Originally Posted by Cameron SS
At a very basic level, the difference between a weapon, and a firearm, is that any object is a weapon if it is intended by the person who possesses it to be used in a harmful way. Any object can be a weapon, but only if its is used, or intended to be used as such. Without any intent, a kitchen knife can never be a weapon, and therefore can never be a concealed weapon.
Firearms, are markedly different. Despite the absurdity of the statement, "Firearms, by their design, are inherently weapons". Therefore, as soon as you intend to conceal a firearm from view, you run the risk of being in possession of a concealed 'weapon'. Again, this is also an absurd statement, because the transportation regulations specifically mention the requirement, where possible, to conceal things from view.
If the RCMP has simply refused to address or enforce an issue up until this point, nothing is stopping them from starting to enforce it now. In fact, now that the appeals process is complete, is the best time to begin doing so.
Firearms owners have been languishing under nonsensical laws for more than 40 years, and many of the attacks on legitimate activities were predicted well in advance, in the midst of nay-saying and accusations of fear mongering.
Please stop talking.
1. A kitchen knife can be a weapon in the case of concealed weapon when it is proven before the fact that intent to use it as a weapon was present at the time it was concealed. In the even of "i had a knife in my pocket and i used it to defend myself", it would still count as a concealed weapon. This would require one to ask, why did you have the knife in the first place, and why was it concealed. Case by case basis, but you're wrong in general.
2. Please, explain to me the original purpose and design of the device so called "firearm", because clearly 99% of the world is wrong and you are right!
3. Nothing has stopped them before from enforcing it... what makes you think there's an incentive for them to start enforcing it now? If it weren't for people like you who have graced us with your presence and fear mongering, i do not believe the RCMP would be looking into these types of crimes to control. This case law isn't even significant to mention. Try spreading the news that a drug is now legal; that will get the unit commander's attention to spread the word in the parade room.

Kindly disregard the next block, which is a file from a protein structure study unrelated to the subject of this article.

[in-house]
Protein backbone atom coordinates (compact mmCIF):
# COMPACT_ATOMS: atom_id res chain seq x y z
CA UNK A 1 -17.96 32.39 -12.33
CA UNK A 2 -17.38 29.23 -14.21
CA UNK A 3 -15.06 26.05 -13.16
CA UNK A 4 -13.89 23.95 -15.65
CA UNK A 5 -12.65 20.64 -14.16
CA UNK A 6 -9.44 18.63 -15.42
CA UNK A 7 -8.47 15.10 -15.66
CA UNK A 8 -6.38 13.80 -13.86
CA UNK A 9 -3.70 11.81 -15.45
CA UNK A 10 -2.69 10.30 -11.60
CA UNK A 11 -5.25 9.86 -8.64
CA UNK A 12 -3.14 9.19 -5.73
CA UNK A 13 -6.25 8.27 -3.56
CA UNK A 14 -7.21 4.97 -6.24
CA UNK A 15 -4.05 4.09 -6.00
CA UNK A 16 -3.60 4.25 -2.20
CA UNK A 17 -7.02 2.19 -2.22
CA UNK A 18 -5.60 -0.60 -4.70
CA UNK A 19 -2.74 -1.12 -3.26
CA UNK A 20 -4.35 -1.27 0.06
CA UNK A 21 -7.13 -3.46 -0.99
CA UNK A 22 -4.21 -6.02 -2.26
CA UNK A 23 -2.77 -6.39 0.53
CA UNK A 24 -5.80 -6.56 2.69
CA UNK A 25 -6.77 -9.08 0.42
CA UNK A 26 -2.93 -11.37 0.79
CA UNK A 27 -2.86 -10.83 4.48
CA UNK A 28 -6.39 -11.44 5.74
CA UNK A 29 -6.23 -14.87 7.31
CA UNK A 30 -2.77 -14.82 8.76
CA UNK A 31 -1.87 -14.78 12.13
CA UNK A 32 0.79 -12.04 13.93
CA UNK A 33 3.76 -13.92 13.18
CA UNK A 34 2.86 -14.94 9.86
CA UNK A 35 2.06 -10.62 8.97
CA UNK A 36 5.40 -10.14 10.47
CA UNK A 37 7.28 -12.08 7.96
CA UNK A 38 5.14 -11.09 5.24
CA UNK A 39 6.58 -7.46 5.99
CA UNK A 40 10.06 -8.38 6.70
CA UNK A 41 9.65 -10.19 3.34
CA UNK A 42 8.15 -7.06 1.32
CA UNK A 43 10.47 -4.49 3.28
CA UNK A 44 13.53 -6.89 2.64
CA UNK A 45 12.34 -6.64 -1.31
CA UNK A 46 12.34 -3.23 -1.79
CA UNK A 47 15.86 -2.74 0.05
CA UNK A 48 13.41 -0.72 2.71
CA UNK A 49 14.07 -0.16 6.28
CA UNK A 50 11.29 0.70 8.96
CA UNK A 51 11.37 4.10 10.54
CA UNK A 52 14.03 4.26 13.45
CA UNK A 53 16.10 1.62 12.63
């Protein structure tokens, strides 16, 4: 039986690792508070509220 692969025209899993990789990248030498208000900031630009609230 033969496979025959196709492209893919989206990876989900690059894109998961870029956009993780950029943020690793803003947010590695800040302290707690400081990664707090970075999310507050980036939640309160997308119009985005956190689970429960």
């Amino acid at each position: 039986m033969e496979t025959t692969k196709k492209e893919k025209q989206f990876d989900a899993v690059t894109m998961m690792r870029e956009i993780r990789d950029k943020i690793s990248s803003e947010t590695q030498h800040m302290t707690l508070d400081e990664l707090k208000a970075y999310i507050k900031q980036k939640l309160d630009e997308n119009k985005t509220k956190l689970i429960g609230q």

4. That's gambler's fallacy. Unless this case is similar to the ones you hypothetically referenced, there is little reason to believe this claim.
Originally Posted by Cameron SS
Well, first off, thousands of Canadians were affected by the ban on public transportation, despite not being on their way to a crime. It was not limited to only the situation that was brought up at trial, but it was applied across the country and negatively affected lots of people who had done absolutely nothing wrong.
No one here has ever denied that a person using an airsoft to rob a bank should have the book thrown at them. That is not the issue.
The Dunn case was a case of the nonviolent use of a firearm. While under observation for something completely unrelated, he took out a pellet gun, and put it back in his pocket. The people watching him thought he pointed it at some one else, who never complained, and then the observers reported it to Ottawa Police. The charge of pointing was tossed in court due to lack of evidence. That should have been the end of it all right there but it wasn't.
He was charged for three other non violent offences, and was convicted despite any intent to harm anyone. Now, as a result of the ruling, there is no intent of any kind required to be convicted of such an offence. This is a terribly unfair state of affairs, especially for people who think as long as I don't intend to hurt anyone else, I am safe from the law.
1. In a country with a population of almost 45 million, and about 2 million chronic homeless, I think that a few thousand irresponsible people transporting firearms on public transportation is the last of your worries.
2. Interesting you reference a bank robbery. Do you know what a robbery constitutes? Definition: theft with violence. Do i need to discharge my firearm to commit robbery, or is simply pointing at the teller, according to you, non-violent, and therefore only theft? Case law and the majority of cops will interpret and dictate that it is a violent crime. Simply pointing a gun at a person is considered a threat; you are going to shoot and, with all intents and purposes of pointing, intend to shoot. This assumption is not fallacious in anyway because this demeanor is dictated by the inherent nature of a firearm that is a weapon
3. Citation please. The last SCC ruling of R. v. Dunn 2014 ruled to dismiss the appeal, and to call a retrial on the remaining 3 charges. Furthermore, the charge of assault need not specific intent; only general intent. It is not necessary to prove that the accused intended to do harm.